World's No.1 Money Fund Said to Face Pressure to Cut Inflows
(Bloomberg) -- China’s central bank is urging Alibaba Group Holding Ltd.’s financial affiliate to reduce the maximum amount individuals can invest in its Yu’E Bao money-market fund to limit risks to financial markets, people with knowledge of the matter said.
Yu’E Bao, the world’s largest money-market fund, will cut its current 1 million yuan ($145,000) investment cap by more than half after receiving input from the People’s Bank of China, according to the people, who asked not to be identified discussing sensitive information. The limit may be imposed as soon as this month and will apply to new money inflows, they said.
Owned by Alibaba’s Ant Financial affiliate, Yu’E Bao has since its launch about four years ago lured about 325 million Chinese investors, almost the entire population of the U.S., as it offered higher returns than bank deposits. The fund’s assets grew to 1.14 trillion yuan by March, topping the size of the JPMorgan U.S. Government Money Market Fund.
Yu’E Bao’s size has spurred concerns about its influence over the nation’s interbank market, where most of its money is invested, and where borrowing costs have soared to a two-year high amid the government’s renewed campaign against leverage. Moody’s Investors Service said in a note last week that Yu’E Bao has been putting more money into longer-maturity assets and liquidity risks will increase if that trend continues.
The PBOC couldn’t immediately comment.
A representative for Tianhong Asset Management Co., which is majority owned by Ant Financial and manages Yu’E Bao funds, said in a text message that transfers by customers into their Yu’E Bao accounts were currently normal, without commenting further. Ant Financial didn’t immediately return an email seeking comment.
“An oversized fund carries significant systemic risks,” said Shi Lei, Beijing-based head of fixed-income research at Ping An Securities Co., adding that regulators were tightening oversight after big redemptions at some money-market funds last year.
Yu’E Bao -- which means “leftover treasure” -- was made available through Ant Financial’s Alipay platform with no minimum investment or time frame, and can be used to make credit-card payments and buy products. About 99.7 percent of Yu’E Bao investors are individuals, according to its annual report, rather than companies or financial intermediaries, as is typically the case at other Chinese money-market funds.
Moody’s expressed concern about Yu’E Bao’s increased holdings of interbank negotiable certificates of deposit, which more than doubled in the first quarter, and included NCDs issued by China’s smaller and riskier banks.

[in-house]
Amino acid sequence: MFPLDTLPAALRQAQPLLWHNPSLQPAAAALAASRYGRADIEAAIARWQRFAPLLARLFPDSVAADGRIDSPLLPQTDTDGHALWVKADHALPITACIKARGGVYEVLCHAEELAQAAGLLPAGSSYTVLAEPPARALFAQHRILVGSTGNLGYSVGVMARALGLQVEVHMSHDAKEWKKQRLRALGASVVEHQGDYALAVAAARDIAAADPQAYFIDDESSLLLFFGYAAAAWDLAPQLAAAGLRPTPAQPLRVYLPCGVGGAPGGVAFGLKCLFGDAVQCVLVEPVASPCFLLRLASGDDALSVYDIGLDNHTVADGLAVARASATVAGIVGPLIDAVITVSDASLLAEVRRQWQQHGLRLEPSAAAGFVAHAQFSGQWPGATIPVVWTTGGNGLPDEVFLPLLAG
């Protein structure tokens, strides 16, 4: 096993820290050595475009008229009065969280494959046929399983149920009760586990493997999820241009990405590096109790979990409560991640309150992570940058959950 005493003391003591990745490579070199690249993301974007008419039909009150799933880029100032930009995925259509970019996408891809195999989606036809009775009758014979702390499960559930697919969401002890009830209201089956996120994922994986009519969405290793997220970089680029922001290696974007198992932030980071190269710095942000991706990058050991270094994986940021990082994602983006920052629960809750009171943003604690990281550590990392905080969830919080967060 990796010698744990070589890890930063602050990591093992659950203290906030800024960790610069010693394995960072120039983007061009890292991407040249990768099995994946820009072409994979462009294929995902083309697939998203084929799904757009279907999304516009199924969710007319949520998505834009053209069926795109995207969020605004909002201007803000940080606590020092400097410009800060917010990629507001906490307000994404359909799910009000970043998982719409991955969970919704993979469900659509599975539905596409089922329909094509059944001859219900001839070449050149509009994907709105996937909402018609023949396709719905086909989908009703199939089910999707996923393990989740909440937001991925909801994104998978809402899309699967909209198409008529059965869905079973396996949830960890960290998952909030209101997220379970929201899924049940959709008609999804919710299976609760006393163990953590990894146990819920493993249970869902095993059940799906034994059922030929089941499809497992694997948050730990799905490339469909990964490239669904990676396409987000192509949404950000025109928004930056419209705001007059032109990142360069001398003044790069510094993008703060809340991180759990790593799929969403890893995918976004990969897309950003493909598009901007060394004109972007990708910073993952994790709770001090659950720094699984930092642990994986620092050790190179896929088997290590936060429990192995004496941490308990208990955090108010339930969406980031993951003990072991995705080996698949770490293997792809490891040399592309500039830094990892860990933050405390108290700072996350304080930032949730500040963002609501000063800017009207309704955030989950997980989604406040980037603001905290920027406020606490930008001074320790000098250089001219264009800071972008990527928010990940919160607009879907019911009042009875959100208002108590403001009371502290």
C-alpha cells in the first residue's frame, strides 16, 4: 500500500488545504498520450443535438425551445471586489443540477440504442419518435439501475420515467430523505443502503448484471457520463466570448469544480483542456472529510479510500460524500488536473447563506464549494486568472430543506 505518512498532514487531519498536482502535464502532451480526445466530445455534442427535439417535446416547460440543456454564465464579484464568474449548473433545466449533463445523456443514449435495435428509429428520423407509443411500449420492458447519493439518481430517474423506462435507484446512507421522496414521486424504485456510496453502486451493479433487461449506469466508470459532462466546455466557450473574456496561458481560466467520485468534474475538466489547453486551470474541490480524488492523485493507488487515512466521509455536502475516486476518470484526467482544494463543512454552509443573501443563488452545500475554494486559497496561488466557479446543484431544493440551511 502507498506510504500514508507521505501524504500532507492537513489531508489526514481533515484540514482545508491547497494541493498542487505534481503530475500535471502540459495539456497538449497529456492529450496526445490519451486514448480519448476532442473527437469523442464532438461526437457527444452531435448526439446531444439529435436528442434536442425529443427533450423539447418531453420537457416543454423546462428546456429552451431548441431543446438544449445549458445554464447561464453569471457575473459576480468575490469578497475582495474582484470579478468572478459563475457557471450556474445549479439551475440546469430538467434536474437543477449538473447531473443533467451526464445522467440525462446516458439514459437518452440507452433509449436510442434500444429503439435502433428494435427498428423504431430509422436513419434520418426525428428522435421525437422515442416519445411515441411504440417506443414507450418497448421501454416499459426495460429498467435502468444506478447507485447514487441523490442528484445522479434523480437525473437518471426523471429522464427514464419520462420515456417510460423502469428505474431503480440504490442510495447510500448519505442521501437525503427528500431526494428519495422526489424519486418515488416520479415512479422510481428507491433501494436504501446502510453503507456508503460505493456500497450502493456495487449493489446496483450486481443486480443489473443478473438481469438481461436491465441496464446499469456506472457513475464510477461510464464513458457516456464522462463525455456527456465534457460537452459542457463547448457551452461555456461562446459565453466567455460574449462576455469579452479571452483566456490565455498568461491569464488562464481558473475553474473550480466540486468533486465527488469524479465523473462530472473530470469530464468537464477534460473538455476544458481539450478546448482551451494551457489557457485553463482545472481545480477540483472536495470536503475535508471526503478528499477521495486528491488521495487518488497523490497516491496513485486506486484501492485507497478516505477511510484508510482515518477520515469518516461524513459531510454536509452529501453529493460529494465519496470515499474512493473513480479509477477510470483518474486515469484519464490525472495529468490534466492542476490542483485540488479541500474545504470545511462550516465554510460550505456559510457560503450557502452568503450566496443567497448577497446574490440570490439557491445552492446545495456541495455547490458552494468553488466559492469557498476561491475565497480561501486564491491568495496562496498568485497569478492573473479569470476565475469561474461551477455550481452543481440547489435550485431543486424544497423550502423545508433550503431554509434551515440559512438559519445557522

The fund has benefited from a government deleveraging drive that drove up borrowing costs and money-market fund returns. The average seven-day return for Yu’E Bao’s investors was recently an annualized 4.02 percent, versus 2.52 percent at the end of November, data from Tianhong’s website show.
America’s recent experience with money-market fund regulation suggests any tightening move on Yu’E Bao could lead to unintended consequences. A U.S. overhaul of the industry in October -- meant to make money funds safer and more transparent in the wake of the 2008 financial crisis -- sparked a $1 trillion exodus from “prime” money funds that buy certificates of deposit and short-term company IOUs. The outflows helped boost commercial paper rates to the highest level since the financial crisis and forced borrowers to search for alternative sources of funding.
Ant Financial, formally known as Zhejiang Ant Small & Micro Financial Services Group, is controlled by billionaire Alibaba founder Jack Ma. The firm’s spectacular evolution from an outsider in a tightly controlled industry to an online finance giant that operates Yu’E Bao as well as AliPay, China’s biggest internet payment service, has attracted scrutiny from the PBOC previously.
To contact Bloomberg News staff for this story: Jun Luo in Shanghai at firstname.lastname@example.org, Heng Xie in Beijing at email@example.com, Helen Sun in Shanghai at firstname.lastname@example.org.
With assistance from Jun Luo, Heng Xie, Helen Sun